The parking lot was packed at Riverview High School Thursday, Nov. 19 — and the reason had nothing to do with football.
School buses from Manatee County unloaded hordes of students and chaperones. Buses carrying senior citizens from retirement homes lined the school’s circular driveway. Under the fluorescent flood of outdoor lights, parents and grandparents poured into the school for the Kiltie Band’s first concert in the high school’s new 1,100-seat auditorium.
As people entered the lobby, a line of giggly Highland dancers greeted them in unison with programs and baskets brimming with paper cranes — 1,000 paper cranes, folded more than a year ago in honor of Charles Quarmby.
Quarmby, the past president of the Florida Bandmasters Association and a 60-year veteran music instructor at Sarasota and Manatee County schools, died March 8, 2008. He taught as an adjunct instructor at Riverview for 30 years.
The significance of the cranes was two-fold. According to an ancient Japanese legend, folding 1,000 origami cranes makes wishes come true. If you fold them in honor of someone you hold in high regard, that person’s wishes come true. So, it was no coincidence that after years of performing inside churches and rented theaters that Thursday’s Kiltie Band program came with paper cranes and well wishes.
“We’re very proud of the facility,” said Mark Spreen, Riverview’s director of music. “While it was a great opportunity for the kids to perform in venues like the Van Wezel and the Opera House, it’s nice to have a venue we can call our own.”
Spreen can’t remember the last time the Kilties performed on campus. Since he was hired 17 years ago, the band has floated between the Van Wezel Performing Arts Hall and the Sarasota Opera House.
Although playing these large downtown venues provided opportunities rarely enjoyed by high-school students, the school could no longer afford to rent the theaters, especially after they underwent renovations, so for the past three years the Kilties have performed out of Church of the Palms on Bee Ridge Road.
“It’s a lot easier to have our concerts here,” said Katie Stults, a senior clarinet player. “We have access to our band room, which is so important. You have no idea how many times someone has had to run back to the school before a concert because we forgot an instrument or something.”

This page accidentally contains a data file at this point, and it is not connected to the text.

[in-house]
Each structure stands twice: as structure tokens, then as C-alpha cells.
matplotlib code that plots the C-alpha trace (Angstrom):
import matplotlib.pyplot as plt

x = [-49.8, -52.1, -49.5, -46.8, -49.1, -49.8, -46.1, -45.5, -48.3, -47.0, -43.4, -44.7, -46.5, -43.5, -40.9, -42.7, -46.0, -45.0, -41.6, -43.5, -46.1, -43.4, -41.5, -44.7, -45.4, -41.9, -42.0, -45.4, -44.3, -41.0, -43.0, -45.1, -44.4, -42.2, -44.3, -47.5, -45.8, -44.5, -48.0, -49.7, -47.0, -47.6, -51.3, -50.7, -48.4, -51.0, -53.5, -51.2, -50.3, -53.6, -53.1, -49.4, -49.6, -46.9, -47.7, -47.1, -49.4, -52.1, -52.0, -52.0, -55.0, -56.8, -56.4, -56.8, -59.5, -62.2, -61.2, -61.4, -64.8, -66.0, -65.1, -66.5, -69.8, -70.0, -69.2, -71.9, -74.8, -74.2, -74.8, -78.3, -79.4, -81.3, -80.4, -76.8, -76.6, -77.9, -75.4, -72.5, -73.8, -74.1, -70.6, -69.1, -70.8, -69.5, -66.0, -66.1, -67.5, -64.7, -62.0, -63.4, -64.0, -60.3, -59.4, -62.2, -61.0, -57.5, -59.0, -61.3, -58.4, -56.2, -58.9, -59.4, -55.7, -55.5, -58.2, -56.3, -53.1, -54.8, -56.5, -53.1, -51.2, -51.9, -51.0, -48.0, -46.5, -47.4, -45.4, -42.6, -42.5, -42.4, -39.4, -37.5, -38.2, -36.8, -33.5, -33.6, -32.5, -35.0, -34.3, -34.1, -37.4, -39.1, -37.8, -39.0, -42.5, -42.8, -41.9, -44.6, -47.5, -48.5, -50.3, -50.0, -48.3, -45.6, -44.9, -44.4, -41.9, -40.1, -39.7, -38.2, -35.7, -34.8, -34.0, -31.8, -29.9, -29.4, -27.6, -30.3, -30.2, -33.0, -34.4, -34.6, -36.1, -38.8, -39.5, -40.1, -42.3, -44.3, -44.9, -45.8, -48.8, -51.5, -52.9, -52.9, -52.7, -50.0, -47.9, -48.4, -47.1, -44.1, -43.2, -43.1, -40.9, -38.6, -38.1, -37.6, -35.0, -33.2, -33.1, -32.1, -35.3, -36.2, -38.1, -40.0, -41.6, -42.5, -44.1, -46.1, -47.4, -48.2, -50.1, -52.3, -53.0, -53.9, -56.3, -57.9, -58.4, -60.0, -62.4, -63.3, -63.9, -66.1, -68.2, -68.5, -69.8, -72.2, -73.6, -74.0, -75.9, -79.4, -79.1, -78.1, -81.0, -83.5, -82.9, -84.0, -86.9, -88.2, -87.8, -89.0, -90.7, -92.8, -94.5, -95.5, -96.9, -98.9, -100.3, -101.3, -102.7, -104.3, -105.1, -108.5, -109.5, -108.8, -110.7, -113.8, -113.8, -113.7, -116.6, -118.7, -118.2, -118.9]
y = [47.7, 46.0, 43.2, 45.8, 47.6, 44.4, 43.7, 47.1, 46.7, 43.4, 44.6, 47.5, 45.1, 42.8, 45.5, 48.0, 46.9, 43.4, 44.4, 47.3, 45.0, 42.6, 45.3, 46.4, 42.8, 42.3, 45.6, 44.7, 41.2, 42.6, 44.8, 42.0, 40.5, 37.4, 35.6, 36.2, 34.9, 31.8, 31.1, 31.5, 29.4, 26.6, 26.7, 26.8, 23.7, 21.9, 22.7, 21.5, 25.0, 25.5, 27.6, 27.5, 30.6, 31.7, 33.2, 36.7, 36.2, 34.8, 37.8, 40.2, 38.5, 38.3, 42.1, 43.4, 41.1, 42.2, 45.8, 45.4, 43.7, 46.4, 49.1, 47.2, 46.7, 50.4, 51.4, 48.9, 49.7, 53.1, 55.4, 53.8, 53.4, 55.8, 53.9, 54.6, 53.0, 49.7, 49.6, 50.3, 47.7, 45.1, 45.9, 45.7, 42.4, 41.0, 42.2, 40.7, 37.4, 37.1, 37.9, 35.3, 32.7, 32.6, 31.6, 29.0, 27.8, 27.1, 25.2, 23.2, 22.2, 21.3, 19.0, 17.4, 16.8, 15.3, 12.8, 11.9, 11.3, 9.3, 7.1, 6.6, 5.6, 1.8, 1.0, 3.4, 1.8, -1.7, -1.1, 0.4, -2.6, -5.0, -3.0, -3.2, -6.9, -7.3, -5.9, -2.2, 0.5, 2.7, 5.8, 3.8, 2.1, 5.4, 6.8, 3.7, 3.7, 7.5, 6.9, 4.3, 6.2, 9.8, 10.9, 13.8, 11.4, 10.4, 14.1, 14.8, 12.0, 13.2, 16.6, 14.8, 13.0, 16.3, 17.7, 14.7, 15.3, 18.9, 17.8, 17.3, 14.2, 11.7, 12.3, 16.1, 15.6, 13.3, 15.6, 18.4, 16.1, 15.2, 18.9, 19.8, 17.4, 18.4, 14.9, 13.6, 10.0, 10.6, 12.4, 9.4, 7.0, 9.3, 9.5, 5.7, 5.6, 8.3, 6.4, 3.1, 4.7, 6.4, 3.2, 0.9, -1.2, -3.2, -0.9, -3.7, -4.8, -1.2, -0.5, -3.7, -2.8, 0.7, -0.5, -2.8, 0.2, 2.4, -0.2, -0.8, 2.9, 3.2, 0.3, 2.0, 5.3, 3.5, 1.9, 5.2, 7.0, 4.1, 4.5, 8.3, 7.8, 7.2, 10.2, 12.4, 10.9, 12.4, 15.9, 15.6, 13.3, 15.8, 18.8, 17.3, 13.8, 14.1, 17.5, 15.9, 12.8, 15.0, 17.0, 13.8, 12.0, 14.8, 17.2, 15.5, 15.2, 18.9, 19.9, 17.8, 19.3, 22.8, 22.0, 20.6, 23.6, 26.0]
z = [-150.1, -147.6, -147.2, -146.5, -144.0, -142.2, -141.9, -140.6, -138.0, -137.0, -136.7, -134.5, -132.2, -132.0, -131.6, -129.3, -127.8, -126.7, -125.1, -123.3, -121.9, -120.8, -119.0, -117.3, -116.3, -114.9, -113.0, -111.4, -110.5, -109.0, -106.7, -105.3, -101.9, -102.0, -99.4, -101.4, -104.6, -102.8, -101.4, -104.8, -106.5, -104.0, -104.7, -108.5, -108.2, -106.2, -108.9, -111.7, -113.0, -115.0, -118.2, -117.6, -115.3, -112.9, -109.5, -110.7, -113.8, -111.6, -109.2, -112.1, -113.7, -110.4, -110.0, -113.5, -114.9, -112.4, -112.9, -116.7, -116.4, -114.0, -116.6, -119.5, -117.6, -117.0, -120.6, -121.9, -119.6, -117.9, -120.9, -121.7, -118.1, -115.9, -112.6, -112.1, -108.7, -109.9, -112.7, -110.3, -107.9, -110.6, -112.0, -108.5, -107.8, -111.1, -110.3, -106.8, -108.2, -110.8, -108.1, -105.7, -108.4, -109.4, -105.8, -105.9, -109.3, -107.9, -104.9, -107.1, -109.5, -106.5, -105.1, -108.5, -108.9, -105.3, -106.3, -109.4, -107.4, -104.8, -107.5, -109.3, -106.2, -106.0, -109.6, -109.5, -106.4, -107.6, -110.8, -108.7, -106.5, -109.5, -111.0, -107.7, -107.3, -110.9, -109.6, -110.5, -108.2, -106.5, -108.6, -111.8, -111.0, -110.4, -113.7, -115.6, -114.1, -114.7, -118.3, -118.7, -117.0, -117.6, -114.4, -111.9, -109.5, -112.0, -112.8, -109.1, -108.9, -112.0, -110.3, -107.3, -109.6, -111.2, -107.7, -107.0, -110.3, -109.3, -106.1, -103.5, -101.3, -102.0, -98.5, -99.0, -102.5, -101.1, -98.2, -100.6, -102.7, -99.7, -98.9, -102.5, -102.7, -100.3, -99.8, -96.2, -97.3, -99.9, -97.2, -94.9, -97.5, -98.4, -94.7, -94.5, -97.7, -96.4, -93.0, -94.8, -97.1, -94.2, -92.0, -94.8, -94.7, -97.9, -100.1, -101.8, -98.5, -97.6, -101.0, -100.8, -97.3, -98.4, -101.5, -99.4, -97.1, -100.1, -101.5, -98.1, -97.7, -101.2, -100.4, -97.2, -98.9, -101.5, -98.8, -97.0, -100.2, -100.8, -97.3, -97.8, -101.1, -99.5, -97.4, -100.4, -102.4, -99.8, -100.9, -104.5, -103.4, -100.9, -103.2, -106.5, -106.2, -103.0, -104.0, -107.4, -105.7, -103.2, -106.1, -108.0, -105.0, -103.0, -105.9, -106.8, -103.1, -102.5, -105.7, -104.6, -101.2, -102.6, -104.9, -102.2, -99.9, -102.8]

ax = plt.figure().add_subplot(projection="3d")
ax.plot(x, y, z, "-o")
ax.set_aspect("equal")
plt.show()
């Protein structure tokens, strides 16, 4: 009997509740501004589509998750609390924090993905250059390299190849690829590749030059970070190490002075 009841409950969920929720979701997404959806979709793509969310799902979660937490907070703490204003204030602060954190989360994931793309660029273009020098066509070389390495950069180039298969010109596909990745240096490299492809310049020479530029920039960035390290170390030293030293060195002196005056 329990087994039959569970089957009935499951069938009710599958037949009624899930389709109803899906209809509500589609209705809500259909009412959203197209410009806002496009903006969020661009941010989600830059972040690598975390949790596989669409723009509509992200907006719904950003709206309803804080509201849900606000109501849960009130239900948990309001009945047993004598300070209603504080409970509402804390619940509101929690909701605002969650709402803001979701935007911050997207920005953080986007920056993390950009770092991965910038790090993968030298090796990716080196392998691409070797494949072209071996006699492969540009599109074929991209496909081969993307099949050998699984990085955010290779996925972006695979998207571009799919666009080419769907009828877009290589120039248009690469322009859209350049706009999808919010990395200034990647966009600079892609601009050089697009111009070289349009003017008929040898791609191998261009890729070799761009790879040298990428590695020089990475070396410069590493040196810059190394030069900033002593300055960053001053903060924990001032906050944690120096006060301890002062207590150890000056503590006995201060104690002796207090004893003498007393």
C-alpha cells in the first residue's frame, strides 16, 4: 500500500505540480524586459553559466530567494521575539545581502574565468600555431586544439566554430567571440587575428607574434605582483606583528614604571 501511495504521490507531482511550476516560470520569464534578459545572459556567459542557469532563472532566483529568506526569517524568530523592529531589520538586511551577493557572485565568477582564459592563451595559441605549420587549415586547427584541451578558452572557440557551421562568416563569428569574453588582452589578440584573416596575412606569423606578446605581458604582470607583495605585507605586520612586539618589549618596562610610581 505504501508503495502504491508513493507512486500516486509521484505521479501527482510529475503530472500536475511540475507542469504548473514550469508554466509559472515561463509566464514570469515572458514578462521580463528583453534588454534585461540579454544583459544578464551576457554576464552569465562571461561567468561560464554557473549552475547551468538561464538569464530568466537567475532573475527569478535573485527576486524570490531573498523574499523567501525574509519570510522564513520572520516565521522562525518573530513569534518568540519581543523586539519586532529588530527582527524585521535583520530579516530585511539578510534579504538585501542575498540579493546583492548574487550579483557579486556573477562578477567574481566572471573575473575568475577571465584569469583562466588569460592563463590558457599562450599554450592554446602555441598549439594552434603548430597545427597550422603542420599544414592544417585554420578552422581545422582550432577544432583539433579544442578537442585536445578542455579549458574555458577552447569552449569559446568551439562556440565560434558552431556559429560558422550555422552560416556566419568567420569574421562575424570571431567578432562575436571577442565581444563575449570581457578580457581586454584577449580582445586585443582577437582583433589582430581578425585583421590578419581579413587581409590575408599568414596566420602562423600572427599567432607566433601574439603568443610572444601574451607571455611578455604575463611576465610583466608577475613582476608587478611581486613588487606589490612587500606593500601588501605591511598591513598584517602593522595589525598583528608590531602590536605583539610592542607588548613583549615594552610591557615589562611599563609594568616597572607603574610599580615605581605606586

The band long ago outgrew its stage inside the old high school. At its peak, the program had more than 300 students in it. The new auditorium stage is expansive — big enough to stage a musical — and the pit has a removable apron that can accommodate the band’s 50 Highland dancers and color guard members.
“Our old auditorium was nothing like this,” said senior Ashleigh Wheeler, a Highland dancer. “We’d be lucky if we could fit our audience in the old auditorium.”
Each section of the band has its own practice room. As audience members filed through the front doors, dozens of tartan-clad musicians milled around hallways, running between the rooms, tugging on kilts, pulling up knee socks and buttoning coats. The frenzied energy was contagious, and the sea of red plaid, invigorating.
In one classroom, students on the drum line crouched around a small radio, listening to a rap song before their instructor popped in his head and ordered them to turn it off.
As curtain call neared and everyone dispersed, the only musicians remaining were 10 bagpipers, quiet and unassuming without their giant instruments.
“We’re not on yet,” said Brian Becker, the only freshman piper in the band. Meanwhile, behind two double doors, separated by layers and layers of soundproofing, the band began to play. “Yeah, you can’t hear them, but they’re playing.”
“All the new rooms are soundproof, but ours,” laughed Jessica Hudlow, a senior bagpiper. “Go figure.”
Contact Heidi Kurpiela at email@example.com
By the numbers
58: total number of students in the Kiltie Band when the program began 51 years ago
200: the number of students in the Kiltie Band program today
300: the number of seats in the new auditorium balcony
$1,000: the cost of one Kiltie Band uniform
$750: the average cost of a set of student bagpipes
25: the number of drummers in the Kiltie Band
2: the number of years it took senior Highland dancer Deanna Falconetti to rip open her “ghillie” dancing shoes.
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